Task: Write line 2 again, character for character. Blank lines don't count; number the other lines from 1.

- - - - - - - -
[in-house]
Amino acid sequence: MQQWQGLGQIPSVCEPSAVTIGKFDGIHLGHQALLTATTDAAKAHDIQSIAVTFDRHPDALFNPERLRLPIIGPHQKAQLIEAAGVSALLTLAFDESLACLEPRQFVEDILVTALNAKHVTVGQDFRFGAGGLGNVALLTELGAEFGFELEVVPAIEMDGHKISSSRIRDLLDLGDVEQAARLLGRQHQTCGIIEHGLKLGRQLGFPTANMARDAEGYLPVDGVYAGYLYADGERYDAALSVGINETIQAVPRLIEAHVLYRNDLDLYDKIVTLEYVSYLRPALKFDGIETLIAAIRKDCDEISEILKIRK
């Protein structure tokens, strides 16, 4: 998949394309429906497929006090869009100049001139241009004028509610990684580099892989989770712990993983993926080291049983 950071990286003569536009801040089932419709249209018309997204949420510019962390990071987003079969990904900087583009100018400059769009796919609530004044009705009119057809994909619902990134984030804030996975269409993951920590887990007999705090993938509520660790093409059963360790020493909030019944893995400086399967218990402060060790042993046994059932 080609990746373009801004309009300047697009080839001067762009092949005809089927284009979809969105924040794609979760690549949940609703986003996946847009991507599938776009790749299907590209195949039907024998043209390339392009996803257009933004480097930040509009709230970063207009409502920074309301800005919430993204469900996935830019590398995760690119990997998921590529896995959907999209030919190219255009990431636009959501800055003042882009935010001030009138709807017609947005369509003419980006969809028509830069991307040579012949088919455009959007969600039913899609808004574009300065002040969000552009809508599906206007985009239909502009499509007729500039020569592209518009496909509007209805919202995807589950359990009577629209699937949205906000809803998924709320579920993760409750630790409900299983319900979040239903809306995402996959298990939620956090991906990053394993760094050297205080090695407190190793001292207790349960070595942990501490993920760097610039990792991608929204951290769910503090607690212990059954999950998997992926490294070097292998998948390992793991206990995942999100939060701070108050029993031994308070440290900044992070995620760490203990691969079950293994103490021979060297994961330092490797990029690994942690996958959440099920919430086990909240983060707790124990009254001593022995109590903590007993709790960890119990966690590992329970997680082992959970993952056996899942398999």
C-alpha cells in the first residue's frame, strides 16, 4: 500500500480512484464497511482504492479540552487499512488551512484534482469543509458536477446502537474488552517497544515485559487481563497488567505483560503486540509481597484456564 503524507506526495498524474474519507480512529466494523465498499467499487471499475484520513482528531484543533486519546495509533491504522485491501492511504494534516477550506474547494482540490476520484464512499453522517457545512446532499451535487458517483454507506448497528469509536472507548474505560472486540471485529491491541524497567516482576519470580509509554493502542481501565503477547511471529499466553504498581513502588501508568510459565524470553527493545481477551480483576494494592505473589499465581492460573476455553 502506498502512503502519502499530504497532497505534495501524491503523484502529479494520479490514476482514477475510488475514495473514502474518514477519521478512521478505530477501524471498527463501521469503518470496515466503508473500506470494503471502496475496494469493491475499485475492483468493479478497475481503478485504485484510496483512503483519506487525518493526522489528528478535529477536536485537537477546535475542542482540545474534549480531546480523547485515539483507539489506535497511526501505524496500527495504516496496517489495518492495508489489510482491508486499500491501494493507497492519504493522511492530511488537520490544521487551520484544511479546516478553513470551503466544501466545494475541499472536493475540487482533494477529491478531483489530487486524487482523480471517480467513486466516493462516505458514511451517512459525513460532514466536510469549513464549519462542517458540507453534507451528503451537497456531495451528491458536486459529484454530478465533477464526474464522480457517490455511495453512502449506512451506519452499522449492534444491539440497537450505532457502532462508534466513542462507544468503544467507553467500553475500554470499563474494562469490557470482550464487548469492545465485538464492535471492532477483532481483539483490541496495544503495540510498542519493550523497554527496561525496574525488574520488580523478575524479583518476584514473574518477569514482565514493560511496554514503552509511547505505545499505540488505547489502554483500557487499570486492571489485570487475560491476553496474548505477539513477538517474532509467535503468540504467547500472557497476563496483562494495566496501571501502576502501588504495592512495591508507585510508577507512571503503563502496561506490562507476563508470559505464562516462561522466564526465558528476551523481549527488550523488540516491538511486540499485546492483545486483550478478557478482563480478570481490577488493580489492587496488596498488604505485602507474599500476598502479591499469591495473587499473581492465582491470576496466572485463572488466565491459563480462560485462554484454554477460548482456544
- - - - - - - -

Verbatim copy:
Amino acid sequence: MQQWQGLGQIPSVCEPSAVTIGKFDGIHLGHQALLTATTDAAKAHDIQSIAVTFDRHPDALFNPERLRLPIIGPHQKAQLIEAAGVSALLTLAFDESLACLEPRQFVEDILVTALNAKHVTVGQDFRFGAGGLGNVALLTELGAEFGFELEVVPAIEMDGHKISSSRIRDLLDLGDVEQAARLLGRQHQTCGIIEHGLKLGRQLGFPTANMARDAEGYLPVDGVYAGYLYADGERYDAALSVGINETIQAVPRLIEAHVLYRNDLDLYDKIVTLEYVSYLRPALKFDGIETLIAAIRKDCDEISEILKIRK